¶ 32. In so ruling, we join the other jurisdictions that have similarly held that asserting jurisdiction over termination proceedings based on status does not offend the Due Process Clause. See J.D. v. Tuscaloosa Cnty. Dep't of Human Res., 923 So.2d 303, 310 (Ala.Civ.App.2005) (holding that “status exception to the requirement that the defendant have minimum contacts with the forum state applies to termination-of-parental-rights proceedings”); S.B. v. State, 61 P.3d 6, 14–15 (Alaska 2002) (holding that parent's due process rights are not violated by exercise of status jurisdiction over termination proceeding); In re M.L.K., 768 P.2d 316, 319 (Kan.Ct.App.1989) (holding that status jurisdiction applies to termination proceeding); Div. of Youth & Family Servs. v. M.Y.J.P., 823 A.2d 817, 836 (N.J.Super.Ct.App.Div.2003) (concluding that New Jersey had jurisdiction to terminate parental rights of mother living in Haiti to child brought to state by father); In re Adoption of Copeland, 43 S.W.3d 483, 487 (Tenn.Ct . App.2000) (holding that termination proceeding involves an adjudication of status and does not require minimum contacts over parents); State ex rel. W.A., 2002 UT 127, ¶¶ 22–28, 63 P.3d 607 (holding that status jurisdiction applies to termination cases); In re Thomas J.R., 2003 WI 61, ¶¶ 37–38 (holding that status jurisdiction applies in all custody cases including termination); see generally B. Atwood, Child Custody Jurisdiction and Territoriality, 52 Ohio St. L.J. 369, 372–73 (1991) (arguing for a status-based approach to custody jurisdiction and explaining that “a court needs ‘territorial jurisdiction’ over the child custody dispute, rather than personal jurisdiction over the absent contestant” because “the needed judicial power arises from child-centered contacts with the forum state”).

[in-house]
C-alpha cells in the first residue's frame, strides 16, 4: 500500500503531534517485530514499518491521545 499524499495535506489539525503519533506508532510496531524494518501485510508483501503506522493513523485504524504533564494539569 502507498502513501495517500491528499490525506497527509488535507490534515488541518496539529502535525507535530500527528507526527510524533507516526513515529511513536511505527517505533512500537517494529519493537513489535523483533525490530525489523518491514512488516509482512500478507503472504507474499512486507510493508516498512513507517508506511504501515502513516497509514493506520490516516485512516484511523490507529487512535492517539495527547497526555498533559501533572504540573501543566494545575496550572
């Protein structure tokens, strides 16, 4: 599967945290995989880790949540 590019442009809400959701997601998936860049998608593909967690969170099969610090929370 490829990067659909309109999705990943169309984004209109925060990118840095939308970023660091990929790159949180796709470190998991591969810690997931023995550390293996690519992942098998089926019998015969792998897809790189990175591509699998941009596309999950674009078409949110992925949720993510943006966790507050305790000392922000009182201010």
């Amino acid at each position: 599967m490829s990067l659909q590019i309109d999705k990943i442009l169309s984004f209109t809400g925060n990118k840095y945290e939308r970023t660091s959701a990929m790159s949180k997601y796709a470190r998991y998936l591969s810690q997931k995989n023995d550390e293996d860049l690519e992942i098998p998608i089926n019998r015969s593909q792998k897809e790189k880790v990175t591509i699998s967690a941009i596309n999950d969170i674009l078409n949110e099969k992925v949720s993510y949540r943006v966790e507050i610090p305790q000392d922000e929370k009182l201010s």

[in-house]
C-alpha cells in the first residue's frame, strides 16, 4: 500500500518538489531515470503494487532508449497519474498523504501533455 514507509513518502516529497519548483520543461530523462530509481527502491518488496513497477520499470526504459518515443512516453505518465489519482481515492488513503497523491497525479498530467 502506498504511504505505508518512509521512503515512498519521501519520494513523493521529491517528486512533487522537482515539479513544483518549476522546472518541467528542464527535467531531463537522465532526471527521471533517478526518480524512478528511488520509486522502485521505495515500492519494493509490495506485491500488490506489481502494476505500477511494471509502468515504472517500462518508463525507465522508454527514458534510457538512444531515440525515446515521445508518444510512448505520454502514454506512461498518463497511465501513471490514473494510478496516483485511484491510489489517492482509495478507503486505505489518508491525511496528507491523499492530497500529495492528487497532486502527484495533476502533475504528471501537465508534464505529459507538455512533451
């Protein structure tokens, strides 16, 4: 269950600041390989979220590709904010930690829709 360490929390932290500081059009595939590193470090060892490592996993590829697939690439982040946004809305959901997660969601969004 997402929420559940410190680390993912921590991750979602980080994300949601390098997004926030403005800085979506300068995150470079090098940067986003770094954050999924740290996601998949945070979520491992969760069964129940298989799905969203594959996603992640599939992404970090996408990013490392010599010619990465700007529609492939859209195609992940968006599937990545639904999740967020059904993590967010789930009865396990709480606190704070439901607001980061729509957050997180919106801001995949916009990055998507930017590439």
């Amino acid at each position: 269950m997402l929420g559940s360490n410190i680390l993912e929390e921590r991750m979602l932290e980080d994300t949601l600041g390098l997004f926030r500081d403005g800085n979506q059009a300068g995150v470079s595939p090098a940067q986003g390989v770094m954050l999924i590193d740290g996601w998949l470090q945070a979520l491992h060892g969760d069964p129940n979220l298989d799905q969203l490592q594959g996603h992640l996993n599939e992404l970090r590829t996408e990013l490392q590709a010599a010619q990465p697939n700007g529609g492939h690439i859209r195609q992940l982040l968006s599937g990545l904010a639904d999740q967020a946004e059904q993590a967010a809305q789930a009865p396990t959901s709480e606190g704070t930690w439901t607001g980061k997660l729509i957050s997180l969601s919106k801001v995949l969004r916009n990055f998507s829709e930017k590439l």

¶ 33. Decisions holding otherwise are not persuasive because of the unique facts or considerations involved in those cases. In In re Vernon R.V., while the court concluded that it could not terminate a noncitizen, nonresident parent's rights based on the mother's petition, it left open the possibility of exerting status jurisdiction in an adoption-contemplation termination case because the interest of the state and of the child would be much greater. 1999–NMCA–125, ¶ 15, 991 P.2d 986. Similarly, in In re John Doe, the Hawaii Supreme Court declined to exercise status jurisdiction over a proceeding to terminate the rights of a foreign national parent who was not present in the state where neither parent was a resident of the state and the child became a resident there only as a result of the proceedings. 926 P.2d 1290, 1298–1300 (Haw.1996). In contrast, here, the state's interest is much stronger because mother and both girls resided in Vermont for years prior to the petition for termination.